It's not easy going green.
No, I don't mean raising my environmental awareness. That's pretty straightforward -- some of those spiral CFL light bulbs, new weatherstripping around the door frame and some recycling bins lined up in the garage.
What I mean is this: as part of her Christmas present, our recently-turned-8-years-old daughter got to redecorate her bedroom, picking out her own sheets and bedspread, matching curtains and throw rug, the whole nine yards. She picked a minty shade of green, accented with a bubble-gum shade of pink.
I'm not a fan of green, but I've still had experience painting things green before. We let the first exchange student we hosted pick out a wall color so she could make her room her own while she stayed with us. She picked a minty green, accented with a darker shade of green. The lesson learned there -- after several coats of primer and trim paint to cover up that darker green -- is that white trim complements everything and should stay that way.
Our next exchange student chose a hue of orange so bright I thought maybe she was from Holland, instead of Switzerland, as she claimed. But we kept the trim a nice shade of white.
We also had a green bathroom until recently. I painted the bathroom that color only because that's what my wife wanted. She was pregnant with our first child the time, and you just don't argue with a pregnant woman. Better to paint now, cover it with something else later.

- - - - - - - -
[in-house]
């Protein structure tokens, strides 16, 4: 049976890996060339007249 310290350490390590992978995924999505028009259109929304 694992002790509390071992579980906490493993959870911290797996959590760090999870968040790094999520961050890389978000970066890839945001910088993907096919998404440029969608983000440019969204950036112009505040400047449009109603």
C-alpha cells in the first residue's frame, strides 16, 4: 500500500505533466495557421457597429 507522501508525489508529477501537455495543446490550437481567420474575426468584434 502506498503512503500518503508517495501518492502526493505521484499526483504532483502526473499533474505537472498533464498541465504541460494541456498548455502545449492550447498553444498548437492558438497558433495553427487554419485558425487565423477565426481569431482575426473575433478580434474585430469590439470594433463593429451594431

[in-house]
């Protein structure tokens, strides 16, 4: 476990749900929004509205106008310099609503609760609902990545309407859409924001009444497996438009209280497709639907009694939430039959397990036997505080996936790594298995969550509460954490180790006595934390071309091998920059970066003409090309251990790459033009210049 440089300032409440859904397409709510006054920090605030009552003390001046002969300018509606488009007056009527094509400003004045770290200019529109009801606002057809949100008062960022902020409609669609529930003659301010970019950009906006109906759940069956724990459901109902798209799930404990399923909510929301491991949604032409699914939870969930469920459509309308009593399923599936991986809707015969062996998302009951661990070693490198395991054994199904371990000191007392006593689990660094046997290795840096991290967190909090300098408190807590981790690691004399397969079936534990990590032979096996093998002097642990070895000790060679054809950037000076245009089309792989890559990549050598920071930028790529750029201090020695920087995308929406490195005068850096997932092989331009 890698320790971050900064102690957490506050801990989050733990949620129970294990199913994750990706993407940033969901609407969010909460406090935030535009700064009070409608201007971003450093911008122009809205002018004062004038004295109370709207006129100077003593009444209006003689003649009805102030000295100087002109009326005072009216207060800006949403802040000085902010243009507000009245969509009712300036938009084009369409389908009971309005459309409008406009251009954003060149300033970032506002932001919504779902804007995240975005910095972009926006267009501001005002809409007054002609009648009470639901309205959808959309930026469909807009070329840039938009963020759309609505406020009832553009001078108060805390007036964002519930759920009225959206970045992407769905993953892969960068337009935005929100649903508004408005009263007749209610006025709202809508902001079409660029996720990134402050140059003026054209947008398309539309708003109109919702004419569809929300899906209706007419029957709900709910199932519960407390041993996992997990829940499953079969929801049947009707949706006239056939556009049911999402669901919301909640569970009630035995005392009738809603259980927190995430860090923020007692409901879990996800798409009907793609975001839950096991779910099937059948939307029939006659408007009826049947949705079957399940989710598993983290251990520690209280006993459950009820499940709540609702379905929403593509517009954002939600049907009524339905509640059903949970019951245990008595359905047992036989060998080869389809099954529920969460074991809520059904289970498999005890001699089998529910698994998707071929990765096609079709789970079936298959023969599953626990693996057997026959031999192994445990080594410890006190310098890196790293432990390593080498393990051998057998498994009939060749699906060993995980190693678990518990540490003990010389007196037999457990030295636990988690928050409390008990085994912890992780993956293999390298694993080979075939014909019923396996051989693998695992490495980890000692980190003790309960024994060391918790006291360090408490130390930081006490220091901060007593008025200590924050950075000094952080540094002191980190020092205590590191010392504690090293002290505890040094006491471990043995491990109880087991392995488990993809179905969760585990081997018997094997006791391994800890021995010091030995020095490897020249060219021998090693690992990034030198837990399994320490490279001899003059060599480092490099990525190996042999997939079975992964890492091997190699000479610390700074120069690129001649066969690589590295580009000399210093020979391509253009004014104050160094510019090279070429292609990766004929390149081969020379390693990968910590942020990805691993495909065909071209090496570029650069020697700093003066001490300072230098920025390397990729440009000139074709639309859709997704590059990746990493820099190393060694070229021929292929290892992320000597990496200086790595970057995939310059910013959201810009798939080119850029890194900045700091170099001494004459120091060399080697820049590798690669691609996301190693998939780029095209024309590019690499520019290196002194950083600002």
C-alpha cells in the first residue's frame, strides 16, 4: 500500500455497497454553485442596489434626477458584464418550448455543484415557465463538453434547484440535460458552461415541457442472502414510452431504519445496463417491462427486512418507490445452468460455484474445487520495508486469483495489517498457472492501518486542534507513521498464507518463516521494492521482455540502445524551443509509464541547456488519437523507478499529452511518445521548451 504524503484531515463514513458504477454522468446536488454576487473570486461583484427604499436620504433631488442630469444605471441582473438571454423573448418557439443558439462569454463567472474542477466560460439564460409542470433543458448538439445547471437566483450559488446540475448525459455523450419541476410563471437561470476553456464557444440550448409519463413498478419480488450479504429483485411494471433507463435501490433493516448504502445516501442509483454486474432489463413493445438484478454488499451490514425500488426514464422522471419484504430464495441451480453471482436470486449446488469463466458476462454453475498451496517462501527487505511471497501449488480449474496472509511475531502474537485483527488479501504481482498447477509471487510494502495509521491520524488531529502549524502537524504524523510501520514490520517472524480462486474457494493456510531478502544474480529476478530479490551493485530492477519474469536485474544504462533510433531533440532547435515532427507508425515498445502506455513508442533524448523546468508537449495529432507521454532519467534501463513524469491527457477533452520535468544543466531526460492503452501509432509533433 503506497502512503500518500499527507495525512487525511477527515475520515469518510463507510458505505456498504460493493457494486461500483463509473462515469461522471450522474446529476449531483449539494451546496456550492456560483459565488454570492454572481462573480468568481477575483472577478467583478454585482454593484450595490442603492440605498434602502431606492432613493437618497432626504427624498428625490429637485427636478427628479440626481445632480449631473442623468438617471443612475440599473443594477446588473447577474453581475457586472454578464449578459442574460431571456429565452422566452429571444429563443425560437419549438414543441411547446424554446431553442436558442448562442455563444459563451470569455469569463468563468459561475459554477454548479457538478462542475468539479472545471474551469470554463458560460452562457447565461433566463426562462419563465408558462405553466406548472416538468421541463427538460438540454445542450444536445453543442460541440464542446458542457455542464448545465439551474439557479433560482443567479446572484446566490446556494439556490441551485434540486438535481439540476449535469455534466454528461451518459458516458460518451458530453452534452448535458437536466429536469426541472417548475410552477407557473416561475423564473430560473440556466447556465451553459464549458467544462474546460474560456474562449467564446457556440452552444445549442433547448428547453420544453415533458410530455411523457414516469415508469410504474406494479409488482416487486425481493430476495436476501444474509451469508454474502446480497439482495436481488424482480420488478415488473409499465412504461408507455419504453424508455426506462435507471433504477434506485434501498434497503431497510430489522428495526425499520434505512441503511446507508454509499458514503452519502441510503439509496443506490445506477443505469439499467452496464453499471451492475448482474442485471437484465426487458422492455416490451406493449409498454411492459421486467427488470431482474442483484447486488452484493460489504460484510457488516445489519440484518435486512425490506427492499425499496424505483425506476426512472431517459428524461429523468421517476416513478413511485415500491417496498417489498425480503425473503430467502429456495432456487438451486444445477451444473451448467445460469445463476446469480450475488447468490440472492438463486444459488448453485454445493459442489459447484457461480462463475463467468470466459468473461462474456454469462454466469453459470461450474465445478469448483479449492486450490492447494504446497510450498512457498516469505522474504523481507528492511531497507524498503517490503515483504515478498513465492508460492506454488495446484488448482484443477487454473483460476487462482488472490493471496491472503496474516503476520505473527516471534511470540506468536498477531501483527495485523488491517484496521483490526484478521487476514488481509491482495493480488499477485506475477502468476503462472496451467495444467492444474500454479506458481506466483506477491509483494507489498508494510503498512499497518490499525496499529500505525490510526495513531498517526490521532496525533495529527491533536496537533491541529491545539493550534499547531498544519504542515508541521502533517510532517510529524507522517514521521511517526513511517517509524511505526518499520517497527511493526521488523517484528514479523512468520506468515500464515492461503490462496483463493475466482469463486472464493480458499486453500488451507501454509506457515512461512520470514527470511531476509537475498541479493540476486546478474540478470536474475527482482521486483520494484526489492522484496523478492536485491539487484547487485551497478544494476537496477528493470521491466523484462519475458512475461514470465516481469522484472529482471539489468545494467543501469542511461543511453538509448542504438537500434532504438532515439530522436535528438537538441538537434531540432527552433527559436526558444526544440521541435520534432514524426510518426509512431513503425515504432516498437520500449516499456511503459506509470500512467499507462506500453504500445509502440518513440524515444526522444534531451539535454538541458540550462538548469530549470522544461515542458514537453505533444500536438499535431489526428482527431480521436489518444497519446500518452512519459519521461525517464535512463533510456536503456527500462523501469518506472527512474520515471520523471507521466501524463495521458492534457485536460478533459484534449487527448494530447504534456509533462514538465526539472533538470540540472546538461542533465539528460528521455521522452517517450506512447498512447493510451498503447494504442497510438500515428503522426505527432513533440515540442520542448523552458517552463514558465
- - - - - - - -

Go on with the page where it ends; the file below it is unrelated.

Which brings us back to my daughter's room. We had last painted her room a few years ago, when she and her brother moved into separate rooms. It had been a lovely shade of baby blue, but she chose a nice, deep lavender color (accented with bubble gum pink) only to discover a few months later that purple is her least favorite color. Who knew?
So, Tinkerbelle has made way for a green and pink bedspread and polka-dot flannel sheets, more appropriate to an 8-year-old's sophisticated tastes.
And the walls are green. Not just any shade of green, but a green mixed specifically to match the bedspread. Or maybe the polka-dots, I'm not sure. All I know is that the method I know of selecting a shade of paint -- going to the home store, bringing home a selection of paint chips and picking one of them -- is not how paint is selected anymore. I've been told this in no uncertain terms. Now, you bring the item you want matched to the paint counter, no matter how bulky, and have them mix a custom shade. Because none of the dozen or so shades of mint green on the cards I brought home were close enough.
Of course, part of the joy of making a room one's own is doing some of the work one's self. We still have reminders of our exchange students making that room their own, in the form of little splatters of green and orange paint around the house, some of them nowhere near that room.
And my daughter was a big help in painting her room, tracking a minimal amount of paint around the floor while rolling out the walls between a foot and 5 feet off the ground. My wife took care of prepping the walls and cleaning up the drips, and rolled out the upper part of the walls, which left me with taping the trim and cutting in along the baseboard and the ceiling.
So, in terms of area covered, they did most of the work, while I've got sore knees and a stiff back from kneeling down and reaching up to take care of the edges.
Like I said, it's not easy going green.
Will Morrow is the managing editor at the Peninsula Clarion.
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